Reclaiming The Home

  • Anonymous [] :

    The plastic tray that comes with Oreos is #6. Also I bought grapes that were in #6. #6 is more flimsy than the #1. I’ve found muffins and deli sandwiches tend to come from #1.
    At 250 degrees in my oven, it took myt shrinky dinks about 5 minutes to curl up

  • Becca [] :

    Hi Dot! Thank you SOOO much for your tutorial! I am always looking for crafty ways to recycle. As soon as I read it, I started thinking about what shrinky dinks to make. The school I work for had a competition coming up in which we had to show our school spirit, so my first attempts at recycled shrinky dinks were a set of 3 of our mascot. I made a necklace and earings!

    I haven’t made much since, but I did try a few experiments of my own. Number 1 plastics will not work, they shrink a little but are way too flimsy. I also wondered what would happen if you tried to use the metallic permanent markers, it doesn’t work. When they shrink, it takes all of the metallic sheen out of it.

    I also tried using the side of a box, the bumpy side, it will shrink flat, but you can’t use it for making matching sets, it shrinks very un-uniformily.(if that is a word…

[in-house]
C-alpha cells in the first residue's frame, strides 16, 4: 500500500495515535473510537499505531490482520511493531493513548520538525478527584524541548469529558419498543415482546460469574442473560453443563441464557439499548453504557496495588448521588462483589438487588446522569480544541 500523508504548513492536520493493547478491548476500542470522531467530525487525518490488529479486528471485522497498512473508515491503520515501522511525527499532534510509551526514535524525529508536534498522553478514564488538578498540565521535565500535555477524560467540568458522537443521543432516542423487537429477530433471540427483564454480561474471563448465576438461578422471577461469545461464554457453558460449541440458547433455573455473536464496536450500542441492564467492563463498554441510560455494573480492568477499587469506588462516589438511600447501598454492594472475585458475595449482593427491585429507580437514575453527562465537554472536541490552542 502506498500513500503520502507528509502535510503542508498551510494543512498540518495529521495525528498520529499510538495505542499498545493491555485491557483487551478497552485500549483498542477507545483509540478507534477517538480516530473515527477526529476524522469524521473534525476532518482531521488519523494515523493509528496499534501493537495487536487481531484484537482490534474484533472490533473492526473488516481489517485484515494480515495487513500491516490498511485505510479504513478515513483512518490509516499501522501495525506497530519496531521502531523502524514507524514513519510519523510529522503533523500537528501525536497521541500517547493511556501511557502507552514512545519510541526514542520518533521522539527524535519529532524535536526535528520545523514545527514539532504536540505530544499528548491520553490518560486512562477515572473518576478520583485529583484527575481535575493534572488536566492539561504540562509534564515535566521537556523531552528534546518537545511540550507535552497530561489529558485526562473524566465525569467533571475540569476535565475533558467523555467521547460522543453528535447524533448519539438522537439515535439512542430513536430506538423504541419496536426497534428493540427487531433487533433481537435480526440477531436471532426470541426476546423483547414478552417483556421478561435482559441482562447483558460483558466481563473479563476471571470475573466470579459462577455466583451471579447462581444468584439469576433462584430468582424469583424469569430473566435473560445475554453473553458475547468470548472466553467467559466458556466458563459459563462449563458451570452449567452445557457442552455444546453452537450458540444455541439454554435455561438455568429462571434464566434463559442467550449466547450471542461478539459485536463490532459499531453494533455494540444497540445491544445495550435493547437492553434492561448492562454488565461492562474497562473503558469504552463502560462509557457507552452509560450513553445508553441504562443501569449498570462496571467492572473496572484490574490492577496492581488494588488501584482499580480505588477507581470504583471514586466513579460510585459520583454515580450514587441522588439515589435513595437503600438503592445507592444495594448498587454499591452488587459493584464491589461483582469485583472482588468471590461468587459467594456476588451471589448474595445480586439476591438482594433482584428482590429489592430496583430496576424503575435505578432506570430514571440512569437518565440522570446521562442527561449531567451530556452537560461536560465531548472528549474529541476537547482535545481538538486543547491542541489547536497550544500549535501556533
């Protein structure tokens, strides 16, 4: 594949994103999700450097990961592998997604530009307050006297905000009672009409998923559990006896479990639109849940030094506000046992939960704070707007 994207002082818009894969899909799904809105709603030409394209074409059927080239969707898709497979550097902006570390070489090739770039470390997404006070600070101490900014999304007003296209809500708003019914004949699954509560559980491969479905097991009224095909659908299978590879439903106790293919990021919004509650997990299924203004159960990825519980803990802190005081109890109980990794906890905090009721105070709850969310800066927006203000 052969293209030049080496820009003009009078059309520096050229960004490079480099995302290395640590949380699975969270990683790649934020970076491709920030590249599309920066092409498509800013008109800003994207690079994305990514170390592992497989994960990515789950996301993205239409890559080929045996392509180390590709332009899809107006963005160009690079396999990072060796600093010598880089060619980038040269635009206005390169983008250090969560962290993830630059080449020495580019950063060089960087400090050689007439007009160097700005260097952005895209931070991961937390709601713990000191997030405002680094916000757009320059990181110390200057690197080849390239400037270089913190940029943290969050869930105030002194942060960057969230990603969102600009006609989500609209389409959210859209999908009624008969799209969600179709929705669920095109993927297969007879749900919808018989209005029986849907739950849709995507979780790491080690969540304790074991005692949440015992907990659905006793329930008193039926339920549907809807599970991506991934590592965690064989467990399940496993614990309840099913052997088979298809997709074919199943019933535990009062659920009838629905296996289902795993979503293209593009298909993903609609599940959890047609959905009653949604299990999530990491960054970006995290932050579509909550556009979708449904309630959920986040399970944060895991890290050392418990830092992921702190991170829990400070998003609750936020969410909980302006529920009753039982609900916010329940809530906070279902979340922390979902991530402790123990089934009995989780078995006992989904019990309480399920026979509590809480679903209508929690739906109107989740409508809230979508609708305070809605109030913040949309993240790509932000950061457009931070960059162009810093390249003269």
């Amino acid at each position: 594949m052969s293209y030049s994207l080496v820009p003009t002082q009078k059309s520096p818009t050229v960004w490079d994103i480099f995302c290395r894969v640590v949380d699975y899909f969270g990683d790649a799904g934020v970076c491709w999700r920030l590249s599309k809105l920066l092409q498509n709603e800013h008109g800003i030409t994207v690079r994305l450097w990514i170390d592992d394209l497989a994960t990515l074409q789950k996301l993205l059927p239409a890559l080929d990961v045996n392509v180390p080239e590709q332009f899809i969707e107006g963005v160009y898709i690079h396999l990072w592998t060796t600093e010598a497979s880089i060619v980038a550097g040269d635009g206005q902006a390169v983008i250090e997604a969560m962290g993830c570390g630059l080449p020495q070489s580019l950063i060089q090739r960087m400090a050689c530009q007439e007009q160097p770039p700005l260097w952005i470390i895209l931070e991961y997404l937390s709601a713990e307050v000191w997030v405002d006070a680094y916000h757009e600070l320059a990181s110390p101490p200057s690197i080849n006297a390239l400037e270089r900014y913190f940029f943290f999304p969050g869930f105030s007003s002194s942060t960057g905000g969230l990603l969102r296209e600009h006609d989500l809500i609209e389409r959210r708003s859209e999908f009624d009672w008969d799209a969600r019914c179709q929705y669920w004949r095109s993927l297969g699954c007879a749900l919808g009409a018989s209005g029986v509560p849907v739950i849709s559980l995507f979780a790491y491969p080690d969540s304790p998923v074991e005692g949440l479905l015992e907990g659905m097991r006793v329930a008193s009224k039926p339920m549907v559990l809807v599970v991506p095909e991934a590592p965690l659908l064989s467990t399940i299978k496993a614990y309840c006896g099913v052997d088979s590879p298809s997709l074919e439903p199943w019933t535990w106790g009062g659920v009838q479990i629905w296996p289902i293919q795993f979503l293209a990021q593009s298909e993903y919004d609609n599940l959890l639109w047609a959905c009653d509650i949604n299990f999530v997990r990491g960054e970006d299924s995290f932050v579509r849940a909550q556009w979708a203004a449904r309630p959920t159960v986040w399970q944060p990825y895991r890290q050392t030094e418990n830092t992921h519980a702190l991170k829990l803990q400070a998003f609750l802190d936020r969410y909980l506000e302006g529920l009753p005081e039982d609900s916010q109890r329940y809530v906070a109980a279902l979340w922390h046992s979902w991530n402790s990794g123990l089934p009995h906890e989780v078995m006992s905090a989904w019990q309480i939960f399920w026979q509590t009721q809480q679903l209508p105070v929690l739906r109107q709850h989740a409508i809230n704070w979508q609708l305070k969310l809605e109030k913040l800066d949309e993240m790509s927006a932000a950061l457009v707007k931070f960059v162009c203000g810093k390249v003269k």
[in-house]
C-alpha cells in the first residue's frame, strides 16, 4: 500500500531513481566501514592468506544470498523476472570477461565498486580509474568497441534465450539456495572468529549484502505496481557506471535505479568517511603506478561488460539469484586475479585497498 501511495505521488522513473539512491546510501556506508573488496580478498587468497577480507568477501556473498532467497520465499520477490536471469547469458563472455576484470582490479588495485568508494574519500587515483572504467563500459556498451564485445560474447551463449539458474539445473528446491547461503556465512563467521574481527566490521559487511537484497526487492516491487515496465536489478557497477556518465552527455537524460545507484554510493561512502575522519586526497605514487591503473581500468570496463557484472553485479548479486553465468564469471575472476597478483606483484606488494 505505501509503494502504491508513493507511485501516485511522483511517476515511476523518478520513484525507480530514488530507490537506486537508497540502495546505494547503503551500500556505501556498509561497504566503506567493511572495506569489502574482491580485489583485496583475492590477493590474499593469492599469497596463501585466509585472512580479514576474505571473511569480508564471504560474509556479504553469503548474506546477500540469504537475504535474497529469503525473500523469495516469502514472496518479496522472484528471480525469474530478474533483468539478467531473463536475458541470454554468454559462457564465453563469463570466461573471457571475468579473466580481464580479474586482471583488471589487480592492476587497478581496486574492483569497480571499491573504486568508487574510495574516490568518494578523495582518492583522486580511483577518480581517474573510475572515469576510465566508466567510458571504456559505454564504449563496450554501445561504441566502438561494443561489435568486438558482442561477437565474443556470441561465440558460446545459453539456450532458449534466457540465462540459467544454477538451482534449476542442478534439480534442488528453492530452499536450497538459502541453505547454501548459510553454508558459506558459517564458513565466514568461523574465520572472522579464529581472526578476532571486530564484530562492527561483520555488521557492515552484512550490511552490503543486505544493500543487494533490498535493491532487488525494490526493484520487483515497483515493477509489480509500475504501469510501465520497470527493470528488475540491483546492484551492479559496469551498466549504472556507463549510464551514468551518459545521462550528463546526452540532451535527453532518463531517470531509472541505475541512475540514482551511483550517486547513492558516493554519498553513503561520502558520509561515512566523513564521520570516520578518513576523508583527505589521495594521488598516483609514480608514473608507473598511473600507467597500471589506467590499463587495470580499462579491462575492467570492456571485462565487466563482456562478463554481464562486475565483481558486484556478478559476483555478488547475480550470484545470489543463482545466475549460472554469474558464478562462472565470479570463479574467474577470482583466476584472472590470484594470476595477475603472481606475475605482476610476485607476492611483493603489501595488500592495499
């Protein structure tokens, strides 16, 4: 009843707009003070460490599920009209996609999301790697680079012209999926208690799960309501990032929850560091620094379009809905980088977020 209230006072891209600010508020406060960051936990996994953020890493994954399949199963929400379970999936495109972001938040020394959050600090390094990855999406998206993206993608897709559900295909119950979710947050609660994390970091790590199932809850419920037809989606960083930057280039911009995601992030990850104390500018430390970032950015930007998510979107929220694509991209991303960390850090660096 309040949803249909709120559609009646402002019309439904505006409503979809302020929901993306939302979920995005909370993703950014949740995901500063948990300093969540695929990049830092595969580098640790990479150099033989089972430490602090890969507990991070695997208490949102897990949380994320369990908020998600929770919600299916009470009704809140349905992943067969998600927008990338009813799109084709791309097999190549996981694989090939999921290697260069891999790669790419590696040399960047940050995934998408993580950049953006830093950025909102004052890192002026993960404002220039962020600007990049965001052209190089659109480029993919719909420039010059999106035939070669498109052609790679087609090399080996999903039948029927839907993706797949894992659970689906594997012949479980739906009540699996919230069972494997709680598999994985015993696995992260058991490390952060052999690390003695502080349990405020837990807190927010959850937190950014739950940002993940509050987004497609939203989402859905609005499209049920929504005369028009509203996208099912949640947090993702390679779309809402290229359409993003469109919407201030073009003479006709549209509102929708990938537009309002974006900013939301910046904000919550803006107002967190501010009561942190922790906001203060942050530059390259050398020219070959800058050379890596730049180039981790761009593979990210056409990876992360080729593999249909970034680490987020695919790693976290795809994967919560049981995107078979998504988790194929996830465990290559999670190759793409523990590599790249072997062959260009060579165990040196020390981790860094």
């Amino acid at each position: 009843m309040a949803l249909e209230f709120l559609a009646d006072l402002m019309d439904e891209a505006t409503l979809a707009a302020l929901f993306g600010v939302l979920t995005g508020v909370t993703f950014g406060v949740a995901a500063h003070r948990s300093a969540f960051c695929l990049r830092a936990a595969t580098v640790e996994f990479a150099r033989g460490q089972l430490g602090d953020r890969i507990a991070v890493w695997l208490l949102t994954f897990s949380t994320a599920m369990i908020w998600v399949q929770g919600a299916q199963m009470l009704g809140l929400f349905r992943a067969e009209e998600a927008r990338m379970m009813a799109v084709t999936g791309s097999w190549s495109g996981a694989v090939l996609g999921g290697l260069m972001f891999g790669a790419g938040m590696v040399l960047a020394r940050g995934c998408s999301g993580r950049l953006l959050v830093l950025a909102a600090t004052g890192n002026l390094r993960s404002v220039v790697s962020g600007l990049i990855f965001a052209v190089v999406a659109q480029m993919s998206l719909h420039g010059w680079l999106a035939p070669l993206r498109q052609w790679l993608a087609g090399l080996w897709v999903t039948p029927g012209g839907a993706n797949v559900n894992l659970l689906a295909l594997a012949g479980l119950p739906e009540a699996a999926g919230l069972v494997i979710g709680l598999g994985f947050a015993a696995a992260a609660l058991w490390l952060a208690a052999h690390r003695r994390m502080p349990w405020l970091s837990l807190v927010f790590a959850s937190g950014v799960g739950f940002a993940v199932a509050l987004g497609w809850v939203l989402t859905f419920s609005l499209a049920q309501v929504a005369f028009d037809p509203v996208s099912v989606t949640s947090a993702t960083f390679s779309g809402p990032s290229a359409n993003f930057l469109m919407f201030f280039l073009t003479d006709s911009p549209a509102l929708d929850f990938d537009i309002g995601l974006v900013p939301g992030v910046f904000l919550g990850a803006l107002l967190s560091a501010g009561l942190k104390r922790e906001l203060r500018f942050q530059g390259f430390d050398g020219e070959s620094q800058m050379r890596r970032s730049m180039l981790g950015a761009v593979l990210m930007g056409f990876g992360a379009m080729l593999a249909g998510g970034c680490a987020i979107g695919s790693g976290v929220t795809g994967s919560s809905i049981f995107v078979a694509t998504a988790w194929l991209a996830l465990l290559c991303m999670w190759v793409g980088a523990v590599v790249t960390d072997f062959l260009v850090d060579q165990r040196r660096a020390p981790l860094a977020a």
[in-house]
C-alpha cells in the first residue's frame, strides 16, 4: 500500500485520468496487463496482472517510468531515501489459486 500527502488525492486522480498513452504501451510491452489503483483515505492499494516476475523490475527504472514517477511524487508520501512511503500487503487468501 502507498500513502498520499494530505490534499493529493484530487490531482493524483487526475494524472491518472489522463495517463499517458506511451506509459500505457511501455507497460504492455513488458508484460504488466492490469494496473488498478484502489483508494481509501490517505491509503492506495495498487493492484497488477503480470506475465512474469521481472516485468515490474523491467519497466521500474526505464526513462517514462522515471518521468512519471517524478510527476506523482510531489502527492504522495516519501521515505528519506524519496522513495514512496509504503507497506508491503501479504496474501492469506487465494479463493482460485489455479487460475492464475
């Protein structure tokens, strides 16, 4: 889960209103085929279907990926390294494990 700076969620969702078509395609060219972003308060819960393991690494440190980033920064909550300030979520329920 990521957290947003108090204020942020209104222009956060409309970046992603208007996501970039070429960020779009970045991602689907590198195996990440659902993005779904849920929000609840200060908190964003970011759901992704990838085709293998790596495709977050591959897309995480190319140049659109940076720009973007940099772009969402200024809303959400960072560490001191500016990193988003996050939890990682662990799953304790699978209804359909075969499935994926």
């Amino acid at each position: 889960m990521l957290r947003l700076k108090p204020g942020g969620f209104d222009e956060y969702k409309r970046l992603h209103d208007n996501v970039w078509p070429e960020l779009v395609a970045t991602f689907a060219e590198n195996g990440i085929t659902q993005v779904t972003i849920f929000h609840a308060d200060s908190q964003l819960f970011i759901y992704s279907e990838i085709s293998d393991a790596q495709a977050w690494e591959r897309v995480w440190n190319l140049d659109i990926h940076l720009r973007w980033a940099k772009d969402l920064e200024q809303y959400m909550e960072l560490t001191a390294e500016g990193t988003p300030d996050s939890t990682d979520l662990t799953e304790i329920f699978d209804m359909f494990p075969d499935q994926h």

I tried using a part of the box that had a strange shape… it just curled up on me, and never un curled.

    So these are the things that I’ve learned in my experiments. And I am sure there will be more! I have plenty more plastic where that came from, (the salads and a couple of other things at work come in #6!! I tell all of the kids to give me their empty boxes after lunch!)

    I tried to post pictures, but couldn’t get the link right… Oh well.

    Thanks again for the instructions!!

  • Deanna [] :

    We save all our #6 plastic and do this.
    Question: how dry did you let your white spraypaint get before baking it? Completely? Tacky?? Not at all??

  • Dot [] :

    Hmmm… I think I let mine dry, but let me know what you end up doing!

  • Rosey [] :

    Hi Dot! You are so incredibly smart and creative! I saw this in Pinterest and I have to say, a lot of these creative minds out there including you, have done nothing but given me endless projects in my To-Do-Lists!!! I am like a child all over again! Thank you for adding yet another crafty project in my head! Cheers!

  • Dot [] :

    Thanks so much, Rosey!!

  • Teddi [] :

    Hello Dot I enjoyed reading all the posts and so look forward to trying it. i just went to the kitchen and looked at the apple container from Costco and it said it was #6 but its domed to hold the apples individually . Have you ever done it with such a shape? thank you in advance.

  • Dot [] :

    Teddi, you can try it, but it will shrink unevenly. might get a cool effect though!